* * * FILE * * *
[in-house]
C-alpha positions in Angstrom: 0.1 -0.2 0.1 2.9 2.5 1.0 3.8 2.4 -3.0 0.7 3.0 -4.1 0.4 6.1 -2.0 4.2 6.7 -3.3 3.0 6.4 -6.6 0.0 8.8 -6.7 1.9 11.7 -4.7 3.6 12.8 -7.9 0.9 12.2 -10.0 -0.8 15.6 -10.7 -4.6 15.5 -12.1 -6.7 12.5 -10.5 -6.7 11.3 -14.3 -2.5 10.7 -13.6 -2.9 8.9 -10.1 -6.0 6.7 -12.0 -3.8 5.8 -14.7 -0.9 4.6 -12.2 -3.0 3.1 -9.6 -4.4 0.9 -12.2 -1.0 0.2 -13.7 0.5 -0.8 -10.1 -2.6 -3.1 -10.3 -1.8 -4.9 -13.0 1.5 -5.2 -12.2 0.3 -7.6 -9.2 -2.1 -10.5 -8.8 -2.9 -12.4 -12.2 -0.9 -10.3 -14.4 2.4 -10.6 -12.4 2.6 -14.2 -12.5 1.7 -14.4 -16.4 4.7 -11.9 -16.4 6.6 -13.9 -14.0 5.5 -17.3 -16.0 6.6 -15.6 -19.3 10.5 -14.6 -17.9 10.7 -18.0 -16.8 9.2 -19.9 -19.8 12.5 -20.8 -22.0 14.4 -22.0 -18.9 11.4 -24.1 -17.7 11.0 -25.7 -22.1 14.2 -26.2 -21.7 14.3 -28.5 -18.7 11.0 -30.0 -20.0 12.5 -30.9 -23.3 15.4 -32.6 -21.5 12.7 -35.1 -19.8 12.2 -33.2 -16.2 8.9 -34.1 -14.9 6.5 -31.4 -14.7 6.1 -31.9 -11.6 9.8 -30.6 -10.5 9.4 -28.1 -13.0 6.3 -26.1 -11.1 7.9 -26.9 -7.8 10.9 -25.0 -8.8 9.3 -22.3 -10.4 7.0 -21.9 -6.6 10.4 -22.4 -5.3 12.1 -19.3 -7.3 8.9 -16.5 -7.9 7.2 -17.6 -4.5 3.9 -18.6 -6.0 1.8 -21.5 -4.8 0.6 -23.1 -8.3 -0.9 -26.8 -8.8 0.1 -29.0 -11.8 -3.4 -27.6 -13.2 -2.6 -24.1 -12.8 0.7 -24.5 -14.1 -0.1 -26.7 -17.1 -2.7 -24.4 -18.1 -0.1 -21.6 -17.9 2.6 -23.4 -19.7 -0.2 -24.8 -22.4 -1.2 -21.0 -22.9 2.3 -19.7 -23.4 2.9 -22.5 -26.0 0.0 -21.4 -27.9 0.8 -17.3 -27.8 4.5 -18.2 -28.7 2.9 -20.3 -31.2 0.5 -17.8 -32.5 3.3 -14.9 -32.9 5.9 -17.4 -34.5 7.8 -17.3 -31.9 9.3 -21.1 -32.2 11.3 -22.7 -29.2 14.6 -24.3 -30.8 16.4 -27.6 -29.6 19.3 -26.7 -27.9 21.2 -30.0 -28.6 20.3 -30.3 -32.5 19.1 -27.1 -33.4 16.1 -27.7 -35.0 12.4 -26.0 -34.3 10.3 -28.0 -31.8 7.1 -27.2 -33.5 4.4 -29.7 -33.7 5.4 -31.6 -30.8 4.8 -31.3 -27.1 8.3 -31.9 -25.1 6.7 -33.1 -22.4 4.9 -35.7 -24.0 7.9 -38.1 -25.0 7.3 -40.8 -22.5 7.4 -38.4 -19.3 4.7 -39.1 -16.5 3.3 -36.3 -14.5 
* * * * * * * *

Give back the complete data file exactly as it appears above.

[in-house]
C-alpha positions in Angstrom: 0.1 -0.2 0.1 2.9 2.5 1.0 3.8 2.4 -3.0 0.7 3.0 -4.1 0.4 6.1 -2.0 4.2 6.7 -3.3 3.0 6.4 -6.6 0.0 8.8 -6.7 1.9 11.7 -4.7 3.6 12.8 -7.9 0.9 12.2 -10.0 -0.8 15.6 -10.7 -4.6 15.5 -12.1 -6.7 12.5 -10.5 -6.7 11.3 -14.3 -2.5 10.7 -13.6 -2.9 8.9 -10.1 -6.0 6.7 -12.0 -3.8 5.8 -14.7 -0.9 4.6 -12.2 -3.0 3.1 -9.6 -4.4 0.9 -12.2 -1.0 0.2 -13.7 0.5 -0.8 -10.1 -2.6 -3.1 -10.3 -1.8 -4.9 -13.0 1.5 -5.2 -12.2 0.3 -7.6 -9.2 -2.1 -10.5 -8.8 -2.9 -12.4 -12.2 -0.9 -10.3 -14.4 2.4 -10.6 -12.4 2.6 -14.2 -12.5 1.7 -14.4 -16.4 4.7 -11.9 -16.4 6.6 -13.9 -14.0 5.5 -17.3 -16.0 6.6 -15.6 -19.3 10.5 -14.6 -17.9 10.7 -18.0 -16.8 9.2 -19.9 -19.8 12.5 -20.8 -22.0 14.4 -22.0 -18.9 11.4 -24.1 -17.7 11.0 -25.7 -22.1 14.2 -26.2 -21.7 14.3 -28.5 -18.7 11.0 -30.0 -20.0 12.5 -30.9 -23.3 15.4 -32.6 -21.5 12.7 -35.1 -19.8 12.2 -33.2 -16.2 8.9 -34.1 -14.9 6.5 -31.4 -14.7 6.1 -31.9 -11.6 9.8 -30.6 -10.5 9.4 -28.1 -13.0 6.3 -26.1 -11.1 7.9 -26.9 -7.8 10.9 -25.0 -8.8 9.3 -22.3 -10.4 7.0 -21.9 -6.6 10.4 -22.4 -5.3 12.1 -19.3 -7.3 8.9 -16.5 -7.9 7.2 -17.6 -4.5 3.9 -18.6 -6.0 1.8 -21.5 -4.8 0.6 -23.1 -8.3 -0.9 -26.8 -8.8 0.1 -29.0 -11.8 -3.4 -27.6 -13.2 -2.6 -24.1 -12.8 0.7 -24.5 -14.1 -0.1 -26.7 -17.1 -2.7 -24.4 -18.1 -0.1 -21.6 -17.9 2.6 -23.4 -19.7 -0.2 -24.8 -22.4 -1.2 -21.0 -22.9 2.3 -19.7 -23.4 2.9 -22.5 -26.0 0.0 -21.4 -27.9 0.8 -17.3 -27.8 4.5 -18.2 -28.7 2.9 -20.3 -31.2 0.5 -17.8 -32.5 3.3 -14.9 -32.9 5.9 -17.4 -34.5 7.8 -17.3 -31.9 9.3 -21.1 -32.2 11.3 -22.7 -29.2 14.6 -24.3 -30.8 16.4 -27.6 -29.6 19.3 -26.7 -27.9 21.2 -30.0 -28.6 20.3 -30.3 -32.5 19.1 -27.1 -33.4 16.1 -27.7 -35.0 12.4 -26.0 -34.3 10.3 -28.0 -31.8 7.1 -27.2 -33.5 4.4 -29.7 -33.7 5.4 -31.6 -30.8 4.8 -31.3 -27.1 8.3 -31.9 -25.1 6.7 -33.1 -22.4 4.9 -35.7 -24.0 7.9 -38.1 -25.0 7.3 -40.8 -22.5 7.4 -38.4 -19.3 4.7 -39.1 -16.5 3.3 -36.3 -14.5 